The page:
**Running Perl Versus Analyzing It**

bryan d foy (the TPR editor) and I hacked on the first paragraph of this article right up to the deadline, and I'm not 100% happy with one aspect of the result. You could read the first paragraph to imply there is one way you can always figure out what Perl code is going to do: Simply run it and see what happens. As the series goes on to make clear, that is false. It's false because Perl doesn't necessarily halt, either in the parse phase or the run phase. And because you can't solve the Halting Problem, you also can't analyze Perl to decide if it will halt.

If a Perl program is taking a very long time, in the general case there is no way you can know whether it will ever finish. So running a Perl program does **not** tell you what a program will do, just what it has done done so far. This is not just a theoretical quibble. Not knowing when and if you'll ever get your answer is a huge obstacle in practice.

In practice, static analysis of Perl is a very different beast from running the program. But from the point of view of theoretically impossible or possible, there is no hard and fast difference between analyzing code and running it. If you think about it, you'll realize that as you analyze code more and more, you reach the point where you're simulating the code, and execution of code is execution of code, whether you are simulating or not. Everything which is impossible to discover by running code is impossible to discover by analyzing code and vice versa.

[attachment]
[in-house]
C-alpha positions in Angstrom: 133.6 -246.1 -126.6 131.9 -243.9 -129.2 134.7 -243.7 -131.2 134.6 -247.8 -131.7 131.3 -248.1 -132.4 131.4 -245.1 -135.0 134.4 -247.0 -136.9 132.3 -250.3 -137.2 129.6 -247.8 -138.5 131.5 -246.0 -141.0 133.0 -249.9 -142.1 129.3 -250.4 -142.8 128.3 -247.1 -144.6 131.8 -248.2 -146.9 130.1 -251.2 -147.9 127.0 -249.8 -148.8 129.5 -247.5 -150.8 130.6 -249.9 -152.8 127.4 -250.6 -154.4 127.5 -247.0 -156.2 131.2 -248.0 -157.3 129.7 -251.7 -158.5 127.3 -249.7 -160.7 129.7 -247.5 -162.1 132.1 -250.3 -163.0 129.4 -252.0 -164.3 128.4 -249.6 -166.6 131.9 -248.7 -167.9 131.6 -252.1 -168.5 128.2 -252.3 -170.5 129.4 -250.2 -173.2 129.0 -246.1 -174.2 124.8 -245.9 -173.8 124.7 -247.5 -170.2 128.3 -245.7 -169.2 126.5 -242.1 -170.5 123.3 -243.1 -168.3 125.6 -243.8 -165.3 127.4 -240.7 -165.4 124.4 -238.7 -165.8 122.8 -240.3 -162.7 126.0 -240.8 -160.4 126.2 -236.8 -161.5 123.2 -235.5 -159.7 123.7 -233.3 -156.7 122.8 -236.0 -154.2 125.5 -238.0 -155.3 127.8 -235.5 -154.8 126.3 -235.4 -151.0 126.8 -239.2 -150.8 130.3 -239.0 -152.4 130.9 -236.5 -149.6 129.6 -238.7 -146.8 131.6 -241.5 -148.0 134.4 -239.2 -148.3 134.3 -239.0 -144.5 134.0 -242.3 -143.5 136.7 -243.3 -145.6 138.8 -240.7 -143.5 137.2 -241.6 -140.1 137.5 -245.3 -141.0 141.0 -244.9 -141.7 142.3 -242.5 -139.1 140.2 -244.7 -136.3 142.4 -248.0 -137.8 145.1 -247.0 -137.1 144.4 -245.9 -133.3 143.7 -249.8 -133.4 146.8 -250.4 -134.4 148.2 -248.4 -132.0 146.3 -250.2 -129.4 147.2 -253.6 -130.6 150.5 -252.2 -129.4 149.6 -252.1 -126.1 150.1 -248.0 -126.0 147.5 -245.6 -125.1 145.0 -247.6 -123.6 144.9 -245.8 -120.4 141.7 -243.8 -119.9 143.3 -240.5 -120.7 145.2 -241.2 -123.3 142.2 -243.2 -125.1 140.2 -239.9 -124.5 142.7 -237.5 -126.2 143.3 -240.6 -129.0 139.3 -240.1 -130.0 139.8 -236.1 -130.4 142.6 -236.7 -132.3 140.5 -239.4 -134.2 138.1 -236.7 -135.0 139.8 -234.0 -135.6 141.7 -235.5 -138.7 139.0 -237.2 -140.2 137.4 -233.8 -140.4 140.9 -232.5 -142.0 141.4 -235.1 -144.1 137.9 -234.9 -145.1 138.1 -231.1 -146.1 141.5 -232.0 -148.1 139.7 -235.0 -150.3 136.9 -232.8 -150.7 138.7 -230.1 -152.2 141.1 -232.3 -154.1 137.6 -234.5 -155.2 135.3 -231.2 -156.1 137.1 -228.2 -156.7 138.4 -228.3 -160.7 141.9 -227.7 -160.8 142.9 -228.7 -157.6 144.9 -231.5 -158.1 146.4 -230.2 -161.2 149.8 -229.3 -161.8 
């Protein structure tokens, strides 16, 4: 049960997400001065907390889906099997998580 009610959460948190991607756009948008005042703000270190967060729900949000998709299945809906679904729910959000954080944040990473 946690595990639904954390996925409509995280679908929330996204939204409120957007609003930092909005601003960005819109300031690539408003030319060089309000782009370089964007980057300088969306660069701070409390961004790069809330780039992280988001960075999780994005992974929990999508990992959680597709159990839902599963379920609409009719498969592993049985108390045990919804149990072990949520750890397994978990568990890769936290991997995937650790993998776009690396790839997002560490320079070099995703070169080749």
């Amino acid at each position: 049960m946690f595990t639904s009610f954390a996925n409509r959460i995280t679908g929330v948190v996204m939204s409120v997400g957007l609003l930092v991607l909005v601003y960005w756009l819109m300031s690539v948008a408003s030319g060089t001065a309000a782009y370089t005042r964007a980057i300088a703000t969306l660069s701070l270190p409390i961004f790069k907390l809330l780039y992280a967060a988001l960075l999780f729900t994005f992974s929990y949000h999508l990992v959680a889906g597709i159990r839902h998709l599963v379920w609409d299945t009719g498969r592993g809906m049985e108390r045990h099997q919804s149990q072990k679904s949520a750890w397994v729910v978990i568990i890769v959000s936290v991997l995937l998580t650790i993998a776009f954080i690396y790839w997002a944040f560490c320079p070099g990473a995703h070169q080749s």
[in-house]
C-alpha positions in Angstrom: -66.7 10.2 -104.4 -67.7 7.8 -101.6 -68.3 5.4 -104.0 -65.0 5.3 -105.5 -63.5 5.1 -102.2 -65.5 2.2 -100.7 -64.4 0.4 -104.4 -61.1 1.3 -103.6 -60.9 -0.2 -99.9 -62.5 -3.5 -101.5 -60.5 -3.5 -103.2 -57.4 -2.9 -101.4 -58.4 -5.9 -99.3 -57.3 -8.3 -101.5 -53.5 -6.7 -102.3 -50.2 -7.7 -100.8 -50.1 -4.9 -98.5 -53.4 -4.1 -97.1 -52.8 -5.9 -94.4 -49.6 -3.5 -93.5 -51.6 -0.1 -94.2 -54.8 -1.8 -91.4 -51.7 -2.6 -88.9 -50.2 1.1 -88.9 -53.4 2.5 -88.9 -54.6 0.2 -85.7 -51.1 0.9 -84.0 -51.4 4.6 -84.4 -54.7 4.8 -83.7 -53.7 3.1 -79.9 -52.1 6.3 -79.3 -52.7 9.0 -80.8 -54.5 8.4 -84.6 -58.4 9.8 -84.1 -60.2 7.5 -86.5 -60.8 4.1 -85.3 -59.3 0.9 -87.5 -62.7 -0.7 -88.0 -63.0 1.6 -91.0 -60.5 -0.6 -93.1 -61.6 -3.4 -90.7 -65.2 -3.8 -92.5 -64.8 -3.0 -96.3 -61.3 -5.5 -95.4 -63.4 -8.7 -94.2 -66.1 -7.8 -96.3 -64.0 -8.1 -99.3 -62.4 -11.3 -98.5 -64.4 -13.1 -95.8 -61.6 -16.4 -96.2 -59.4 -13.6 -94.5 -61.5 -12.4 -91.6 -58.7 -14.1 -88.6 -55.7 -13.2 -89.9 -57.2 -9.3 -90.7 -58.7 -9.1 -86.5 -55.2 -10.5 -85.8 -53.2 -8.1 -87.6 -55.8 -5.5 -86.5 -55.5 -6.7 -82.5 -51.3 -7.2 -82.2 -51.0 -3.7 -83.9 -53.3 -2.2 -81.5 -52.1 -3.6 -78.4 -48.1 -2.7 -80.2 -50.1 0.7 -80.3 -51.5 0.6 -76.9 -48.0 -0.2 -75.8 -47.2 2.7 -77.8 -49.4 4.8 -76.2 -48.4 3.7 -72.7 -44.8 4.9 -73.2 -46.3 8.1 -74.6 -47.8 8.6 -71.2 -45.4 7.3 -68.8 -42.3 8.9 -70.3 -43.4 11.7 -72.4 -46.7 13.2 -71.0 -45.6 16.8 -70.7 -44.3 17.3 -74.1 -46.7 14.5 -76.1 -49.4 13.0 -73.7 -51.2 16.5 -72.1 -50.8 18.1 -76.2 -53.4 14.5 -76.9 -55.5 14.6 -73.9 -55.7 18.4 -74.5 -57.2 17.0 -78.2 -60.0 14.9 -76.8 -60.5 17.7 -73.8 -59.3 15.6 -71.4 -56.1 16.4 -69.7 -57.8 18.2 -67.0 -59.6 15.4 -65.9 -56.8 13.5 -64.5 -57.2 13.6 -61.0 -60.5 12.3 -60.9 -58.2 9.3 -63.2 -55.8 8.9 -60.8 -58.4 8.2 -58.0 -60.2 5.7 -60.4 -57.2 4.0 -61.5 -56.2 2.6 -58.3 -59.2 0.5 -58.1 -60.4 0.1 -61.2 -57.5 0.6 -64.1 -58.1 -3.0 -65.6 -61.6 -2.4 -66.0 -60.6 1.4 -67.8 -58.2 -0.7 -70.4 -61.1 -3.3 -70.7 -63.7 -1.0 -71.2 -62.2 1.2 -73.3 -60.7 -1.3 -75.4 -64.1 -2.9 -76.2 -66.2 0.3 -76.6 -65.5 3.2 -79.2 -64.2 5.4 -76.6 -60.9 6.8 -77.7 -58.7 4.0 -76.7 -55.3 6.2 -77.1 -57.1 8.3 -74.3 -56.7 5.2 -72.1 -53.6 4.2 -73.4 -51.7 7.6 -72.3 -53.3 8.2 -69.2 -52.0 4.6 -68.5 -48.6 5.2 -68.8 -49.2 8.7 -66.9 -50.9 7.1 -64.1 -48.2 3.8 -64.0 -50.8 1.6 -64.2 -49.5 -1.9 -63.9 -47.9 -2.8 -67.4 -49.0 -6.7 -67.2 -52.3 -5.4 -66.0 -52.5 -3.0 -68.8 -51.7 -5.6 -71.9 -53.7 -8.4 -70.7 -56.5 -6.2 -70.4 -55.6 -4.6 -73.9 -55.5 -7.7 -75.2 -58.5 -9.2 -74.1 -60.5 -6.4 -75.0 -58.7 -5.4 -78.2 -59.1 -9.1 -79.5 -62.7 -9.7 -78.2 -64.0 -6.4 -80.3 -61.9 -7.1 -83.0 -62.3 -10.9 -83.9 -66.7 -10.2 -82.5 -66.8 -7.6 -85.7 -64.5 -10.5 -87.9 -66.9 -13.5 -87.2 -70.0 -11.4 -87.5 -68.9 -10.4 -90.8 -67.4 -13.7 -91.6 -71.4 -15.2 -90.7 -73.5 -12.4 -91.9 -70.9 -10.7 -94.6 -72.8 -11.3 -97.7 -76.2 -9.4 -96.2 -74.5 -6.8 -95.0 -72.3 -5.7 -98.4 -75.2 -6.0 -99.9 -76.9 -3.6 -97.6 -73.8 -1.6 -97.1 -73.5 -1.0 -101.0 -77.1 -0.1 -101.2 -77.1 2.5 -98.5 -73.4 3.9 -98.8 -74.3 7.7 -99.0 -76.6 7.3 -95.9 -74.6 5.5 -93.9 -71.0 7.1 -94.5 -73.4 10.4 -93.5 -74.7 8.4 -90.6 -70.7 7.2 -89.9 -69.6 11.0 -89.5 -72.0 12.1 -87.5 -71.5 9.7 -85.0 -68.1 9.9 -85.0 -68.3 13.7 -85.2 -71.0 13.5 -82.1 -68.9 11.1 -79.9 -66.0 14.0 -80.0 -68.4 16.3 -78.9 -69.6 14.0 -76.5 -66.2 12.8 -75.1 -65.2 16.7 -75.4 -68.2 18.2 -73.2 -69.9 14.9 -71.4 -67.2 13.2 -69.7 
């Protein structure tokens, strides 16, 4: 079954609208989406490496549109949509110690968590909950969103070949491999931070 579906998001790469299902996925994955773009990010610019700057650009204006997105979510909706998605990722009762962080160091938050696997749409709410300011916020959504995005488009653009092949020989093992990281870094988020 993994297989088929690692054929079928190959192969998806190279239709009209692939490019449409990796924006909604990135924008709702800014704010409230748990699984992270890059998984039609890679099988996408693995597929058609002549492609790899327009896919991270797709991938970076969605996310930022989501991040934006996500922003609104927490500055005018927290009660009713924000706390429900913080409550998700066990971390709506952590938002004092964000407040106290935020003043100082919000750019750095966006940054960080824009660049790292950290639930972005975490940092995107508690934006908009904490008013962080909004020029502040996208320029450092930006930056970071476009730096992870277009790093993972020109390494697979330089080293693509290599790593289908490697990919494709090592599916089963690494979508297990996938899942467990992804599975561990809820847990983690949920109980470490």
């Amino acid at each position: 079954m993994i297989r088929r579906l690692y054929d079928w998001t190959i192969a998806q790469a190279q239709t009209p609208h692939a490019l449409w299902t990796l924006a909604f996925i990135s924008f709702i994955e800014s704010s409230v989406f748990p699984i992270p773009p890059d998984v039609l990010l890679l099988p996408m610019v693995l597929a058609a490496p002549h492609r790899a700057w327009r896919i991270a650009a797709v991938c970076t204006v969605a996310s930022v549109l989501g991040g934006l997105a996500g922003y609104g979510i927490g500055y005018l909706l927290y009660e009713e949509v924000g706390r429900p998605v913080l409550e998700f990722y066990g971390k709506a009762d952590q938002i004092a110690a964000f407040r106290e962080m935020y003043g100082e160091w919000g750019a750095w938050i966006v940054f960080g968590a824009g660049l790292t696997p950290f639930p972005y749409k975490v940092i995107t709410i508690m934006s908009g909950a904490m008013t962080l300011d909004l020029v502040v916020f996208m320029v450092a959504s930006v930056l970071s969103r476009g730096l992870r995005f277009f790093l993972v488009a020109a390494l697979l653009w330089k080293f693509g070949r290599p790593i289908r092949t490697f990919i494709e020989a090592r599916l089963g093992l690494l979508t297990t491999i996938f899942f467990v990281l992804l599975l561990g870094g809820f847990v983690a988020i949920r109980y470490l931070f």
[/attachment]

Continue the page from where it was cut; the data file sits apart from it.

## Turing did not Formulate the Halting Problem

On page 25, column 1, paragraph 2, the article states what had been repeated even by the most authoritative sources for years: that Alan Turing formulated the Halting Problem. It's become clear since this article came out that Turing did **not** formulate the Halting problem. Jack Copeland seems to be responsible for pointing this out (see his *The Essential Turing,* Oxford 2004, p. 40). According to Copeland, Martin Davis was probably the first person to restate Turing's results as the Halting Problem.

Before Copeland, it was standard even for scholarly sources to misattribute the Halting Problem to Turing. (As one example, see John Stillwell's highly praised *Mathematics and Its History, Second Edition*. Springer 2002, p. 469.) This is one case of a general problem -- mathematicians are surprisingly poor historians. It's not at all unusual to find a book which presents the math with excruciating care for two hundred pages, but which in its "historical" section trades largely in hearsay and rumor.

This makes things very dangerous for those of us writing about math. Now, I've never even seen Cantor's original paper with his Diagonal Proof, not even in translation. But I feel entitled to attribute it to him, relying on the fact that the Diagonal Proof has repeatedly been attributed to Cantor by any number of highly expert mathematical writers. Unfortunately, given the current state of affairs in mathematical history, it would not surprise me in the least to discover some day the Diagonal Proof is not, in fact, Cantor's.

## Typos

**Page 23, column 1, the first line in the text:** Typo. "If" should be "if".

**Page 25, column 2, last sentence in the first paragraph of the "About the Author" section:** Typo. "the author the of" should be "the author of".